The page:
A major goal of the 2009 Family Smoking Prevention and Tobacco Control Act (TCA) was to end the tobacco industry's practice of secretly manipulating product characteristics to increase their attractiveness and addictiveness. Under the law, "grandfathered" cigarette products that were marketed prior to the TCA's enactment do not require premarket review, but any new or modified product that is not "substantially equivalent" to a grandfathered product requires an extensive assessment by the U.S. Food and Drug Administration (FDA) of a premarket tobacco product application (PMTA) before it can be sold. This Article reports that cigarette companies appear to have used the substantial equivalence (SE) review process in previously unreported ways that avoid the otherwise-required PMTA review: they appear to have modified currently available cigarette brands by using an entirely different product as the predicate product for purposes of the SE review, and to have changed product features gradually in ways that may have significant public health effects. Thus, FDA has authorized products marketed with the same branding and same packaging to be modified substantially - and with limited, if any, notice to the public, researchers, or consumers - under the SE review pathway, contrary to the law's intent. This Article details one case study of such an SE authorization, provides broader evidence of cigarette product modifications occurring in the marketplace, and calls on FDA to take corrective action.
|Original language||English (US)|
|Number of pages||18|
|Journal||Food and Drug Law Journal|
|State||Published - 2023|
Bibliographical noteFunding Information:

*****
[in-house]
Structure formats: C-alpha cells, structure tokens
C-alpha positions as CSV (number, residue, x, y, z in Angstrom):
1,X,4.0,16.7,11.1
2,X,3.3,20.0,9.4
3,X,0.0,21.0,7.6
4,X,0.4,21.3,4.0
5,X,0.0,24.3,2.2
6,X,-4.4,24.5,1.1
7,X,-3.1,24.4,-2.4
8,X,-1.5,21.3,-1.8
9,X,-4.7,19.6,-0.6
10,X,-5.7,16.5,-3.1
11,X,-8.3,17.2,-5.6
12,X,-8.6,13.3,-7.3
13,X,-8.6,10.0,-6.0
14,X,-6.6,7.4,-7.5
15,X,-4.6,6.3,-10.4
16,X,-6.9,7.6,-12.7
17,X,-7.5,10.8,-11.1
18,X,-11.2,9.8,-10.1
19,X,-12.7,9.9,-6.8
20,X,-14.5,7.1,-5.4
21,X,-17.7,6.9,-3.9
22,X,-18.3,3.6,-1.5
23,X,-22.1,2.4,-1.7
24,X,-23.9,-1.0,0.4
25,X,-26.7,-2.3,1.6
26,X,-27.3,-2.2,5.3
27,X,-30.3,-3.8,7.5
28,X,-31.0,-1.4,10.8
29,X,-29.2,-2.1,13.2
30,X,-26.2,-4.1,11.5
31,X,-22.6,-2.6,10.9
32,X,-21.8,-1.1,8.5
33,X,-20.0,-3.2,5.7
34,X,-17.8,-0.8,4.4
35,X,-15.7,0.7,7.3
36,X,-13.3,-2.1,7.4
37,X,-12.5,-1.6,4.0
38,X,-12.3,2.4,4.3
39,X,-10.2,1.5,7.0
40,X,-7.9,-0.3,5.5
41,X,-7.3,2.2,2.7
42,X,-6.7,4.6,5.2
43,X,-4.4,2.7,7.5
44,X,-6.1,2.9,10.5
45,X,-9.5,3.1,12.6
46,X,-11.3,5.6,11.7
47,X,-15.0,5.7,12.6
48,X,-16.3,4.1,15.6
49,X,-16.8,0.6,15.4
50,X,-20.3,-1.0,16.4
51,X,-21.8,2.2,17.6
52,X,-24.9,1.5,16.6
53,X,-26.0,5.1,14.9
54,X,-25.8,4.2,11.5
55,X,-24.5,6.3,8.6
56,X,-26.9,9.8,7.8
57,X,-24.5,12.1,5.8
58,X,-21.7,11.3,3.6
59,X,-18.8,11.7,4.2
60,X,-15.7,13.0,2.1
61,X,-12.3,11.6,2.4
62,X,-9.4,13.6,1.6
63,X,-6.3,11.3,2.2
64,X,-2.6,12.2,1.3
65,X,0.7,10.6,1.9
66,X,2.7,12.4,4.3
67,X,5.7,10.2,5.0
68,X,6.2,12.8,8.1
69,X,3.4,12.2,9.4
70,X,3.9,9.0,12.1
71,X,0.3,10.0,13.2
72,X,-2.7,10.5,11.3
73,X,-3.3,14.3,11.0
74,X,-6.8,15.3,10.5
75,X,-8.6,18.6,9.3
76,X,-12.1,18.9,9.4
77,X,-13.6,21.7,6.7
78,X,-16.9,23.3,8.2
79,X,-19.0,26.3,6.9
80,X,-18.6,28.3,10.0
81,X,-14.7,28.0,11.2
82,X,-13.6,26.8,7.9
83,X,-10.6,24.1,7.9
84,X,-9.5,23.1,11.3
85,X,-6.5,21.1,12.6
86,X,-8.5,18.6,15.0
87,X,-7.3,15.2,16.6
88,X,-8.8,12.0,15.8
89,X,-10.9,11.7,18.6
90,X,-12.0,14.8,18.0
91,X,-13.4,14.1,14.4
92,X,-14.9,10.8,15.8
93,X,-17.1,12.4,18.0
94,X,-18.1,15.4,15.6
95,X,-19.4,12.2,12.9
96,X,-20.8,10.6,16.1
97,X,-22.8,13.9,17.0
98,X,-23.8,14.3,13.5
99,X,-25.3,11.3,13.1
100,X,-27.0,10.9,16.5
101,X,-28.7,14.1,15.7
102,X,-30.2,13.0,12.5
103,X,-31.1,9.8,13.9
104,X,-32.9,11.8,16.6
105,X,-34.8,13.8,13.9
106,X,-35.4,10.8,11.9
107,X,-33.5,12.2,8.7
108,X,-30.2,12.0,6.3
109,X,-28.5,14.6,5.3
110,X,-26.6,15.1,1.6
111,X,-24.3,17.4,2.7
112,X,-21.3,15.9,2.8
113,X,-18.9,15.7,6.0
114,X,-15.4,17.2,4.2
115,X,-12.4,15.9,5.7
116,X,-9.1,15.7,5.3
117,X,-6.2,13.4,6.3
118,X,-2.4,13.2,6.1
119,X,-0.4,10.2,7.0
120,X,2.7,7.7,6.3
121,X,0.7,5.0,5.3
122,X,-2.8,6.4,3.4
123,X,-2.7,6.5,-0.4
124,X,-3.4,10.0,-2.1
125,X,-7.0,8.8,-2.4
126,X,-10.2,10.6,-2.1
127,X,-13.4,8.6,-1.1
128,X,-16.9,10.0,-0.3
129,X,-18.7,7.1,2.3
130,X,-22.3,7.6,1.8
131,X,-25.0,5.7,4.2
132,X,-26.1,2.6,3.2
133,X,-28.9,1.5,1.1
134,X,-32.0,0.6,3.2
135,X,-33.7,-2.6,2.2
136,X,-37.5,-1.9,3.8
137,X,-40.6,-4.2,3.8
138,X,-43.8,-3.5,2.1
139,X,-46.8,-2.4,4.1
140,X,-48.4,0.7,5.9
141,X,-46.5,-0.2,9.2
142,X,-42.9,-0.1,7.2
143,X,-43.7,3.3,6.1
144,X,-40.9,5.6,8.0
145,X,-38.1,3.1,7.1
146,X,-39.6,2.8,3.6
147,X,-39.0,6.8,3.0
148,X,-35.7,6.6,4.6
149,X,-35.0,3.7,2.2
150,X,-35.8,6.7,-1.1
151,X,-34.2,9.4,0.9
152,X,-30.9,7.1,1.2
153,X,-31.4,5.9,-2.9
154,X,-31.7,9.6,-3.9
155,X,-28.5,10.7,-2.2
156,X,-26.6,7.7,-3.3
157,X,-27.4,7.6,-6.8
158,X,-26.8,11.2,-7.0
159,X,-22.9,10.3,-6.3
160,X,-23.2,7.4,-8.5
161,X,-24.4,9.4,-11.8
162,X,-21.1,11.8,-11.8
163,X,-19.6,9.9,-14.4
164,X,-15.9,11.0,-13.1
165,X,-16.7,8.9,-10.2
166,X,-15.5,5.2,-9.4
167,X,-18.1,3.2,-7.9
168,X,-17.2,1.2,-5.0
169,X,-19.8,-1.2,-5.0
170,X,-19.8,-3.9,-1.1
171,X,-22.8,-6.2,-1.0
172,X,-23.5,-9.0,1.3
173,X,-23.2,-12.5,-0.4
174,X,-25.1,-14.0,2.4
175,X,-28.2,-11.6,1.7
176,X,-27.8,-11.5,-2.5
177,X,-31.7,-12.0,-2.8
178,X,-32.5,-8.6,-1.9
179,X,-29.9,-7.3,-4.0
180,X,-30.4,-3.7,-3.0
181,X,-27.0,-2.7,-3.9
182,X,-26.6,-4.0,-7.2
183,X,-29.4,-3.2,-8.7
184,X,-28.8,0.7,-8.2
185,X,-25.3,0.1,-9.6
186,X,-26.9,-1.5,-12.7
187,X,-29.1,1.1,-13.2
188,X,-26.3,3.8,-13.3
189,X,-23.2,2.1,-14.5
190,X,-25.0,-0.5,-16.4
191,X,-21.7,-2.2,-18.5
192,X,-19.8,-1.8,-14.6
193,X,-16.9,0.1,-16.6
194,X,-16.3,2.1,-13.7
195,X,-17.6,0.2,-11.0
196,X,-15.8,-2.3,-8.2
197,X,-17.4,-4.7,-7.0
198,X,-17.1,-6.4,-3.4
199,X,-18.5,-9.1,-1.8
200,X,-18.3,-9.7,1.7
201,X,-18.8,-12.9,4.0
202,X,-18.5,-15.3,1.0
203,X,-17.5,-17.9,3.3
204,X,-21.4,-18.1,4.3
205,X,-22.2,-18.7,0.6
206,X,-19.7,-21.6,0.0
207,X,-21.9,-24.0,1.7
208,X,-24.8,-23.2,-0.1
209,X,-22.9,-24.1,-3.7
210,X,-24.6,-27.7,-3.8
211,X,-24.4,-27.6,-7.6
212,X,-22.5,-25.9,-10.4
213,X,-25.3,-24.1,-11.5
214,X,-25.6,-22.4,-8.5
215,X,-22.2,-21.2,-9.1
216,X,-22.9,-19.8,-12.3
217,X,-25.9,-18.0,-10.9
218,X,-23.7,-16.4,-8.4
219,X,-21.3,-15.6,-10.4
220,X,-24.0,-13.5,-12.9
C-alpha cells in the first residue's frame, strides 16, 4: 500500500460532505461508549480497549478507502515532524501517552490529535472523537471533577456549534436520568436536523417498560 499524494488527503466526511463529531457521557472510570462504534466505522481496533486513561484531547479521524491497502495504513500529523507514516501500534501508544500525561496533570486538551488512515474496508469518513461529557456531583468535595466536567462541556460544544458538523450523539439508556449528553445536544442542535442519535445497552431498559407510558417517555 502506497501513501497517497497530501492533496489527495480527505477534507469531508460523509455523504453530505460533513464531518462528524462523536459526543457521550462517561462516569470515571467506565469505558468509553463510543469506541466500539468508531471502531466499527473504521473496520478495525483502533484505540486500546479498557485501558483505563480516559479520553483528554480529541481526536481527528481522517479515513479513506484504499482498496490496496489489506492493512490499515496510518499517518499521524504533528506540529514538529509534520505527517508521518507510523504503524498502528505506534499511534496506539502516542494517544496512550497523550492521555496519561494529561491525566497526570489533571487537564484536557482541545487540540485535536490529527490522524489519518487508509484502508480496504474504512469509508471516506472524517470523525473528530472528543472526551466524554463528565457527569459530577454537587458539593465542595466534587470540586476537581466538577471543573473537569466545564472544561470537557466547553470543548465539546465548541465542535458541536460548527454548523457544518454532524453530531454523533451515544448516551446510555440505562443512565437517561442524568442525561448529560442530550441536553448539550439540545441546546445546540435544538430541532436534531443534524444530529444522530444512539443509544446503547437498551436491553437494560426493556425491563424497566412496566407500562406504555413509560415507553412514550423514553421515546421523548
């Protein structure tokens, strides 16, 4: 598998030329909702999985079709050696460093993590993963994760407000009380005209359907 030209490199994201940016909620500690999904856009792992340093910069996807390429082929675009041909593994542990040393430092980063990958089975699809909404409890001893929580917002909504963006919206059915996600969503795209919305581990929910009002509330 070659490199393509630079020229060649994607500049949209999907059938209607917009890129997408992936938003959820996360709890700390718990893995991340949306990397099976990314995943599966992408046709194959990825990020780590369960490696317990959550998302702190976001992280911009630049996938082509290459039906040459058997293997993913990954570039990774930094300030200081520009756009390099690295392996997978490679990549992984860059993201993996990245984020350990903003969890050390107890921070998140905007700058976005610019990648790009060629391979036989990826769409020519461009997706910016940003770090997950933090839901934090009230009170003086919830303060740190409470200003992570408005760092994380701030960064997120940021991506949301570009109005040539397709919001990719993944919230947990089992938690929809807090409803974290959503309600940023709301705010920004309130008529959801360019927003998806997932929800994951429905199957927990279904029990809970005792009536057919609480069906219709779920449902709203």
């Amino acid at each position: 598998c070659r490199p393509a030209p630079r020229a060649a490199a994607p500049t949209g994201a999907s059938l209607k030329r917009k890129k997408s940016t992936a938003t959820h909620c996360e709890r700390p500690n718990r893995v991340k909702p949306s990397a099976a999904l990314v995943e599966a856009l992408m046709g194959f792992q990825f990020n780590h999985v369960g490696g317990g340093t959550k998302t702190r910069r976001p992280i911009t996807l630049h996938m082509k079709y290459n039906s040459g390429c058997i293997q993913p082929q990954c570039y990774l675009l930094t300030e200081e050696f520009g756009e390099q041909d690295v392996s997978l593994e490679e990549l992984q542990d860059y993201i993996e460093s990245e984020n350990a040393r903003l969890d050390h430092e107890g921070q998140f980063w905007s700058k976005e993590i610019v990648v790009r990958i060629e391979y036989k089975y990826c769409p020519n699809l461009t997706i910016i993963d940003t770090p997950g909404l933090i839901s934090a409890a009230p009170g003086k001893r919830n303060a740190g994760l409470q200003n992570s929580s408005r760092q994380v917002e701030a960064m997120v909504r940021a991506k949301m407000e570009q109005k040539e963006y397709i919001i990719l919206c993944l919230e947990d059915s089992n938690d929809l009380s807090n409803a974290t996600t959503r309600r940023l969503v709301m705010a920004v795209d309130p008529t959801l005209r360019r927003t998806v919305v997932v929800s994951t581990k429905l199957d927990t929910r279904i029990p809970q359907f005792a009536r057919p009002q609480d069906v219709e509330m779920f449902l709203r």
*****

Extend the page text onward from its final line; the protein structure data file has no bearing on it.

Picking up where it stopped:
Micah L. Berman, JD, Associate Professor of Public Health and Law, The Ohio State University; Sarah Reisinger, PhD, Associate Director, The Ohio State University—James Comprehensive Cancer Center; Desmond Jenson, JD, Lead Staff Attorney for Federal Regulation, Commercial Tobacco Control, Public Health Law Center; Richard O’Connor, PhD, Professor, Roswell Park Cancer Center; K. Michael Cummings, PhD, Professor, Medical University of South Carolina; Irina Stepanov, PhD, Mayo Professor, University of Minnesota School of Public Health; Warren K. Bickel, PhD, Professor, Fralin Biomedical Research Institute, Virginia Tech Carilion School of Medicine; Peter G. Shields, MD, Deputy Director, The Ohio State University—James Comprehensive Cancer Center; and Dorothy Hatsukami, PhD, Forster Family Chair in Cancer Prevention, University of Minnesota Masonic Cancer Center. Research reported in this Article was supported by grant numbers K07CA197221 and P01CA217806 from the National Cancer Institute (NCI). The content is solely the responsibility of the authors and does not necessarily represent the official views of the NCI or the National Institutes of Health.
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